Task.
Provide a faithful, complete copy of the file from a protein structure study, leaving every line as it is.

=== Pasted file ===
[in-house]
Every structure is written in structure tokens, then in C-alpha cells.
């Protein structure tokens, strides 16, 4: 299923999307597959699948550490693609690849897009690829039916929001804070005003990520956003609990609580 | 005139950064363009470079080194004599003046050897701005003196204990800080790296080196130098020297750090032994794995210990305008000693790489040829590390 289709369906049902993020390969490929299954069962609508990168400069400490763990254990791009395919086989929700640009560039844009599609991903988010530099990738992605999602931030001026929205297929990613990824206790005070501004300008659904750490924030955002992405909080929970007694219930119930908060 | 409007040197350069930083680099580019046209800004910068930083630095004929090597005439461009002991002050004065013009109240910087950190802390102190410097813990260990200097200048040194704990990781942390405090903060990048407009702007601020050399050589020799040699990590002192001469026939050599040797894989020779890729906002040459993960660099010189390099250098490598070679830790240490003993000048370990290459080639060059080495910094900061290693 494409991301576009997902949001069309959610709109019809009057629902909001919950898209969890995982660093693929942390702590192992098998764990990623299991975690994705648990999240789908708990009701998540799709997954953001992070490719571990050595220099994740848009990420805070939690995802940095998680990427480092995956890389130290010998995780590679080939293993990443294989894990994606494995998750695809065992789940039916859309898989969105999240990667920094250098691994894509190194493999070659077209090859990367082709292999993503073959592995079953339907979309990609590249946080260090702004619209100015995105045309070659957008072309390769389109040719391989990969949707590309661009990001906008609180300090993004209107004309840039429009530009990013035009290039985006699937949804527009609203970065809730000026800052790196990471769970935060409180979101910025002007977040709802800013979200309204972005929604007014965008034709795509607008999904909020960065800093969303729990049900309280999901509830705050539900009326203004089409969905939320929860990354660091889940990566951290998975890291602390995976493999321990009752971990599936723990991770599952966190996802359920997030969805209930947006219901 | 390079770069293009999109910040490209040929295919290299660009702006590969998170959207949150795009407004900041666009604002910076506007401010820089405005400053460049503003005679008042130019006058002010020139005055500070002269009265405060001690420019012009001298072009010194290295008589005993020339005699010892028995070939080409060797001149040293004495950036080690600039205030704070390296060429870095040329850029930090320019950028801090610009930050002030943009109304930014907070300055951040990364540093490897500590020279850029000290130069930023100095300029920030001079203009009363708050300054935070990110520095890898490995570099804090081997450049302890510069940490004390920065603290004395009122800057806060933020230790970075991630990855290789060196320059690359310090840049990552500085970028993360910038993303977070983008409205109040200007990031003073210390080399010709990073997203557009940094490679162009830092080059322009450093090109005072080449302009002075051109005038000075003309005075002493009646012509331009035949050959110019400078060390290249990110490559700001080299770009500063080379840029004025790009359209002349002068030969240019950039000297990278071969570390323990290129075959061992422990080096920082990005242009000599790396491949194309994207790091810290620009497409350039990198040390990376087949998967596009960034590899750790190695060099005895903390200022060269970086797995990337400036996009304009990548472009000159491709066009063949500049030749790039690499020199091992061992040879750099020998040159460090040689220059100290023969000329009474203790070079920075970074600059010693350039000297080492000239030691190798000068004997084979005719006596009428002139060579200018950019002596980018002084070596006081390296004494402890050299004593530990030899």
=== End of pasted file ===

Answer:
[in-house]
Every structure is written in structure tokens, then in C-alpha cells.
């Protein structure tokens, strides 16, 4: 299923999307597959699948550490693609690849897009690829039916929001804070005003990520956003609990609580 | 005139950064363009470079080194004599003046050897701005003196204990800080790296080196130098020297750090032994794995210990305008000693790489040829590390 289709369906049902993020390969490929299954069962609508990168400069400490763990254990791009395919086989929700640009560039844009599609991903988010530099990738992605999602931030001026929205297929990613990824206790005070501004300008659904750490924030955002992405909080929970007694219930119930908060 | 409007040197350069930083680099580019046209800004910068930083630095004929090597005439461009002991002050004065013009109240910087950190802390102190410097813990260990200097200048040194704990990781942390405090903060990048407009702007601020050399050589020799040699990590002192001469026939050599040797894989020779890729906002040459993960660099010189390099250098490598070679830790240490003993000048370990290459080639060059080495910094900061290693 494409991301576009997902949001069309959610709109019809009057629902909001919950898209969890995982660093693929942390702590192992098998764990990623299991975690994705648990999240789908708990009701998540799709997954953001992070490719571990050595220099994740848009990420805070939690995802940095998680990427480092995956890389130290010998995780590679080939293993990443294989894990994606494995998750695809065992789940039916859309898989969105999240990667920094250098691994894509190194493999070659077209090859990367082709292999993503073959592995079953339907979309990609590249946080260090702004619209100015995105045309070659957008072309390769389109040719391989990969949707590309661009990001906008609180300090993004209107004309840039429009530009990013035009290039985006699937949804527009609203970065809730000026800052790196990471769970935060409180979101910025002007977040709802800013979200309204972005929604007014965008034709795509607008999904909020960065800093969303729990049900309280999901509830705050539900009326203004089409969905939320929860990354660091889940990566951290998975890291602390995976493999321990009752971990599936723990991770599952966190996802359920997030969805209930947006219901 | 390079770069293009999109910040490209040929295919290299660009702006590969998170959207949150795009407004900041666009604002910076506007401010820089405005400053460049503003005679008042130019006058002010020139005055500070002269009265405060001690420019012009001298072009010194290295008589005993020339005699010892028995070939080409060797001149040293004495950036080690600039205030704070390296060429870095040329850029930090320019950028801090610009930050002030943009109304930014907070300055951040990364540093490897500590020279850029000290130069930023100095300029920030001079203009009363708050300054935070990110520095890898490995570099804090081997450049302890510069940490004390920065603290004395009122800057806060933020230790970075991630990855290789060196320059690359310090840049990552500085970028993360910038993303977070983008409205109040200007990031003073210390080399010709990073997203557009940094490679162009830092080059322009450093090109005072080449302009002075051109005038000075003309005075002493009646012509331009035949050959110019400078060390290249990110490559700001080299770009500063080379840029004025790009359209002349002068030969240019950039000297990278071969570390323990290129075959061992422990080096920082990005242009000599790396491949194309994207790091810290620009497409350039990198040390990376087949998967596009960034590899750790190695060099005895903390200022060269970086797995990337400036996009304009990548472009000159491709066009063949500049030749790039690499020199091992061992040879750099020998040159460090040689220059100290023969000329009474203790070079920075970074600059010693350039000297080492000239030691190798000068004997084979005719006596009428002139060579200018950019002596980018002084070596006081390296004494402890050299004593530990030899």